Album Review: Juan Atkins & Moritz von Oswald / ‘Borderland’ (Tresor)

borderland moritz von oswald juan atkins


Ordinarily a collaboration of this size is all in the mind of messageboard spectators clamouring for an infallible merger. However, Borderland providing tantalization — deep, steady, mildly futuristic as a ponderous probe – will have them racing straight back to their keyboards, asking questions as to whether they’re fully getting the benefits of the duo’s expertise.

Moving effortlessly to amiable flecks and pulses documenting nature and up-down bass of an infinite lifespan, it’s an immersive eiderdown of house and techno milieu. On some level it is faceless; yet the anonymity it does profile sustains a restful ease, massaging controls, resisting urging them on as the jackhammers and pistons are told to fall back. “Footprints,” prominent through its super-clipped hi-hats, is the extent of deviation, save for when the beats drop out in suspended wonder.

The two shape eight tracks from a ball of astro clay that yields the softly, surreptitiously scientific, faintly luminescent (some may say with an aquatic serenity) and of melodies making you take a vow of silence. As it cleanses the dancefloor with little more than a nudge, it edges to the verge of buttery until it threatens to bloat. “Digital Forest” at least throws a mite more fuel on the fire, and “Afterlude” leaves a haunting, timely/too little too late reminder that actually they haven’t been resting on their laurels with a super-minimal fractal dissection. Holding back, or entering a new dimension? Their collaborative B&C games remain better than the A-games of most, but will that be sufficient compensation for ardent techno evangelists?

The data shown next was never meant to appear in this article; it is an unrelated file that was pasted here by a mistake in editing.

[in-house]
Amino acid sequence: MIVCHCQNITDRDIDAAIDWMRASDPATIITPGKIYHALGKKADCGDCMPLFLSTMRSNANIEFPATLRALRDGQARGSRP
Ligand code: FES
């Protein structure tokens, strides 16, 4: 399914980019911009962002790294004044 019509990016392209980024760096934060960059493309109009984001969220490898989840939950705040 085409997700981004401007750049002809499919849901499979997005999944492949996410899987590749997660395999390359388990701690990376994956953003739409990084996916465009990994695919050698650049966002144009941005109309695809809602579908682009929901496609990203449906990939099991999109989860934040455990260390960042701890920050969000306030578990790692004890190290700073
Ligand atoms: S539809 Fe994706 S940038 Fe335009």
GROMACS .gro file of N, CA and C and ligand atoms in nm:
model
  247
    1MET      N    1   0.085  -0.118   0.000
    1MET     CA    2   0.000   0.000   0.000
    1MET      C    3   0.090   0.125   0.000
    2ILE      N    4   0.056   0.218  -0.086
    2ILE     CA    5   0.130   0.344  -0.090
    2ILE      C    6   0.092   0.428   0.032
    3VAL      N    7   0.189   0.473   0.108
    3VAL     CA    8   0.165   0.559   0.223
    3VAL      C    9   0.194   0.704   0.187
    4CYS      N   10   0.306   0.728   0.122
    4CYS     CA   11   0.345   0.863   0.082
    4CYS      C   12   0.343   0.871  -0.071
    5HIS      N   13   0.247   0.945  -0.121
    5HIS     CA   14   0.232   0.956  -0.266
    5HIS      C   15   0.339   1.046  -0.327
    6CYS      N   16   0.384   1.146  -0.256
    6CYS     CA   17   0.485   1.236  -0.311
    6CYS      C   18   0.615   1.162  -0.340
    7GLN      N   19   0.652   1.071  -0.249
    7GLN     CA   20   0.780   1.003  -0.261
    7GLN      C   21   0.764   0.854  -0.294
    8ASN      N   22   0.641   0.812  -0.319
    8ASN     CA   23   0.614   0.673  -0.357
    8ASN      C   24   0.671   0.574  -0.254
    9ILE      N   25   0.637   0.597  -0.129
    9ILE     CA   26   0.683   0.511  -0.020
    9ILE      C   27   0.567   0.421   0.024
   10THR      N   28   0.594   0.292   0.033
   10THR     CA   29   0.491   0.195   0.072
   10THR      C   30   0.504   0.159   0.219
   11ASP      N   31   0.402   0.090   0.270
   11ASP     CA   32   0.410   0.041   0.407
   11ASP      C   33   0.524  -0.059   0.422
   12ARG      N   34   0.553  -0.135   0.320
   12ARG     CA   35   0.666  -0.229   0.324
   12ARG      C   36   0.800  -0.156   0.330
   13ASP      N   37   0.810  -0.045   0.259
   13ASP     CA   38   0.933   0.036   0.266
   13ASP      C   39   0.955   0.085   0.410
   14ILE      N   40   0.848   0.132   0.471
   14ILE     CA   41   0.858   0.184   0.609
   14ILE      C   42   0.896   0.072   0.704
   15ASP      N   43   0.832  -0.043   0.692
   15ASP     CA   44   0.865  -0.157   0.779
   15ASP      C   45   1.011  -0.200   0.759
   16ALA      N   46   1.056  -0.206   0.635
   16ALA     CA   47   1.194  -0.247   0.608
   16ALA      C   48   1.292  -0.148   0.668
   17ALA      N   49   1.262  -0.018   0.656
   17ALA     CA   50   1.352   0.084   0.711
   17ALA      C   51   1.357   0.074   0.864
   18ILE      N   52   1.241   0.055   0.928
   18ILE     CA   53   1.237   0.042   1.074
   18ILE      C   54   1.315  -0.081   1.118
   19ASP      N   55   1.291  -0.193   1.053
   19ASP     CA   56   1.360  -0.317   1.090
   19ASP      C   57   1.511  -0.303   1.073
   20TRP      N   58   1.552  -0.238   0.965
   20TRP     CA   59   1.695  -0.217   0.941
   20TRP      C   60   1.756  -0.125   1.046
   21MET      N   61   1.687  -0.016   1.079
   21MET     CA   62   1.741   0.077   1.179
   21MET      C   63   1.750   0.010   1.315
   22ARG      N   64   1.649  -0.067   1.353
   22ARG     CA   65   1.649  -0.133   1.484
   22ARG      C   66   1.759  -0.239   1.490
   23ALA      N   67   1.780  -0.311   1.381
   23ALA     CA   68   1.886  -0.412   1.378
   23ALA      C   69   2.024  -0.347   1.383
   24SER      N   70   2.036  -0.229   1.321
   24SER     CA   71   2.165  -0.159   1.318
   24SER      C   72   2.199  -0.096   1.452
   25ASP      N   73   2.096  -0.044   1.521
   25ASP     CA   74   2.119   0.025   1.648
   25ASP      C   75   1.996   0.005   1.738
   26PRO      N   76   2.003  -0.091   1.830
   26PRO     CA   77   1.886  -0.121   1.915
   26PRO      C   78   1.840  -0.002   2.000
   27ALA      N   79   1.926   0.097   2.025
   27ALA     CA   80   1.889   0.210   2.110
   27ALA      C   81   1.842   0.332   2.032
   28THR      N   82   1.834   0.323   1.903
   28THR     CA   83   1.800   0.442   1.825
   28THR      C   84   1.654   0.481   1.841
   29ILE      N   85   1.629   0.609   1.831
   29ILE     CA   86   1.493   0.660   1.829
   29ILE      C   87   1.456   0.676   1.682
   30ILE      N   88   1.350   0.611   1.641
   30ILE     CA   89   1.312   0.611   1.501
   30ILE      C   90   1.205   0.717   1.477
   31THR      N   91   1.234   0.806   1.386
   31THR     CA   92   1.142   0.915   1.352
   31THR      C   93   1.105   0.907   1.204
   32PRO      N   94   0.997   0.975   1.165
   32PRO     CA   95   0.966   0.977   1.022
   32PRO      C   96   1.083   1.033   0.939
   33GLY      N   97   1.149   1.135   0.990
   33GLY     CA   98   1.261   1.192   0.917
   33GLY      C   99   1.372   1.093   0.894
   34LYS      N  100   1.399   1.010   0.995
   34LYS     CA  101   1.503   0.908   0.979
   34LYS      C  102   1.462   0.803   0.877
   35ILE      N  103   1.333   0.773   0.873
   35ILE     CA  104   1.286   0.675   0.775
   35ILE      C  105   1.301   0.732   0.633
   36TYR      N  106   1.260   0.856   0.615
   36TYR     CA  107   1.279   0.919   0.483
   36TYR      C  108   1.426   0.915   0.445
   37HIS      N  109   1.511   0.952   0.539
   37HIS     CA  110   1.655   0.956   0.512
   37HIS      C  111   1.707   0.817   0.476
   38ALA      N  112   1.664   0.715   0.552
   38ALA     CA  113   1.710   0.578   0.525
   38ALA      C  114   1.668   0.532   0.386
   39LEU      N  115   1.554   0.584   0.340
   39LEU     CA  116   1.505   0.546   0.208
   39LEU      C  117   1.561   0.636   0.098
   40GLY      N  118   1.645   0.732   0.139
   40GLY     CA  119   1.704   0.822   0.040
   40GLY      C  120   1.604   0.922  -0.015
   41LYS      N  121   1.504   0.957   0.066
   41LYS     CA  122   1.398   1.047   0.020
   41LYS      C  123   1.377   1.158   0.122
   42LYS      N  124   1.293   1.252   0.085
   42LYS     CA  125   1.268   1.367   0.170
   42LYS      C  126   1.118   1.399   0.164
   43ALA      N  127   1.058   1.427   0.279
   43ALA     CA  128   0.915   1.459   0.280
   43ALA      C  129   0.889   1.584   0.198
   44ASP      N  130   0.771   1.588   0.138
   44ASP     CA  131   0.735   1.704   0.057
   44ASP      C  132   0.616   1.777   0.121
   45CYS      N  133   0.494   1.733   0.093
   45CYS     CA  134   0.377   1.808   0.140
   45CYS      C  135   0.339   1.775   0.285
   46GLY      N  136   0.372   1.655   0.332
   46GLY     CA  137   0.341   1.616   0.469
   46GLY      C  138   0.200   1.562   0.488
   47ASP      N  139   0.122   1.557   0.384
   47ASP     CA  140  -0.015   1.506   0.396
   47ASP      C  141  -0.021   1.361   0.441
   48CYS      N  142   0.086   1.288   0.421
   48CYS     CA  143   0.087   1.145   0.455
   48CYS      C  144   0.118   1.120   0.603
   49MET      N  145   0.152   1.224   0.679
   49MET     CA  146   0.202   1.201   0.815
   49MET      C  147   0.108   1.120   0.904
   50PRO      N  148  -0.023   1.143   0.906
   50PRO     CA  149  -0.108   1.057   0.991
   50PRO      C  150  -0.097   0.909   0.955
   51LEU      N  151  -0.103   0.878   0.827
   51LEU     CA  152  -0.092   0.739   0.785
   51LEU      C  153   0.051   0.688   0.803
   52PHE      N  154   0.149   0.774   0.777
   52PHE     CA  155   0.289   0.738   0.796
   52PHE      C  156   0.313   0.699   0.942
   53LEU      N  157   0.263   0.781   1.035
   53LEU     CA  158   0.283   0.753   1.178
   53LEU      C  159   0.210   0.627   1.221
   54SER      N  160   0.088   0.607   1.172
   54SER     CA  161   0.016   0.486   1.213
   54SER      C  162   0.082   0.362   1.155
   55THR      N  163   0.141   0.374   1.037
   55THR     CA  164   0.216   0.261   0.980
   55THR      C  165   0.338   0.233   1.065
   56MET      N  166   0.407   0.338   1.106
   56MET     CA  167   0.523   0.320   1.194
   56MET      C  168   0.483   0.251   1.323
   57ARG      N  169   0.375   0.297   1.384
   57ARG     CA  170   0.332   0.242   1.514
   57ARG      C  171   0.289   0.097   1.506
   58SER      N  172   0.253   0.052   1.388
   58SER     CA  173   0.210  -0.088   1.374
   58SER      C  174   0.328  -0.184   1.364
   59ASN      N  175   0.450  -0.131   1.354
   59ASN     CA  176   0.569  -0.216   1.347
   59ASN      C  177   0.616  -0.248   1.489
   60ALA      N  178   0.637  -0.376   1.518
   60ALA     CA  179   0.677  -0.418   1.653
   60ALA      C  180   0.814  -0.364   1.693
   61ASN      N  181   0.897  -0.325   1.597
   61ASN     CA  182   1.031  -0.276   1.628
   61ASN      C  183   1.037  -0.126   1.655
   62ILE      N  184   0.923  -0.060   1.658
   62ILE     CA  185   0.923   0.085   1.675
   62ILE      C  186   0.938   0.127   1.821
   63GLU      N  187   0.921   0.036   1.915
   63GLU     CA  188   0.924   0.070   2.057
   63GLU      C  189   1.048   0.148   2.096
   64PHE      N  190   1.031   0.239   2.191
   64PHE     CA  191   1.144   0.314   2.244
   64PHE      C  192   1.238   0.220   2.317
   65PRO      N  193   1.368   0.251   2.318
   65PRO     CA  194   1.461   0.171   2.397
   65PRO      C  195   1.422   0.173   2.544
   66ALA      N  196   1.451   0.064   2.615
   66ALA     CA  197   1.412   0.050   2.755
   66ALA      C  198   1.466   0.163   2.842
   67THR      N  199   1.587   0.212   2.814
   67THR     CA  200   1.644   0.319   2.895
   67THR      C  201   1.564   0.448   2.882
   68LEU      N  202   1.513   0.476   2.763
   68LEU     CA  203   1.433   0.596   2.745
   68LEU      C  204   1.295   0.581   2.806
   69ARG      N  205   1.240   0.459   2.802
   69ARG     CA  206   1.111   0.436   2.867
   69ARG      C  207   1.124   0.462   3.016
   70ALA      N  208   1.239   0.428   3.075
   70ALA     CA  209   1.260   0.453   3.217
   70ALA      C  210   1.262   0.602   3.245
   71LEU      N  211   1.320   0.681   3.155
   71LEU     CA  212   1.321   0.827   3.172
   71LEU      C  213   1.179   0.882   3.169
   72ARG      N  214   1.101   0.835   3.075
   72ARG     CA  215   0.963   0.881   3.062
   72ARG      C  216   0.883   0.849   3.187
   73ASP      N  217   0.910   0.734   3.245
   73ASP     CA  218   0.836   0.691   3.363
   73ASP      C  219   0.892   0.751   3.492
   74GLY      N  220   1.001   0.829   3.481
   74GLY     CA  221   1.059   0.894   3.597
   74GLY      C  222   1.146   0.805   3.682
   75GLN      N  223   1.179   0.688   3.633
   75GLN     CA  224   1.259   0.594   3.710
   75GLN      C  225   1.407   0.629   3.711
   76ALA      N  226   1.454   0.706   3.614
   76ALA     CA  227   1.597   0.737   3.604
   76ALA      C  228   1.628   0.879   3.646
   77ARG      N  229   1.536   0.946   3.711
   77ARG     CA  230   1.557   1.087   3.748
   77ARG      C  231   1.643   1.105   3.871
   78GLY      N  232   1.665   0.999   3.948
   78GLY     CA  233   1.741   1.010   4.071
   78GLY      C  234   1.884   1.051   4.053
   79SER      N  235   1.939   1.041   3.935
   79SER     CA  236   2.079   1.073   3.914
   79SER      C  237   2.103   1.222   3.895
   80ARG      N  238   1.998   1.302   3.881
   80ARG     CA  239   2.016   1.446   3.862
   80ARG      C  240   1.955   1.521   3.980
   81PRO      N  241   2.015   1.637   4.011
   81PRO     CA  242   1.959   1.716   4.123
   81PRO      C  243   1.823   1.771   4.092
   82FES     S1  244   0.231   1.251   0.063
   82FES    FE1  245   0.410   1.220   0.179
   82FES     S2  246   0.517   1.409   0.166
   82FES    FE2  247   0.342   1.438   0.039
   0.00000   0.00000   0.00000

File under: Basic Channel, Cybotron, DeepChord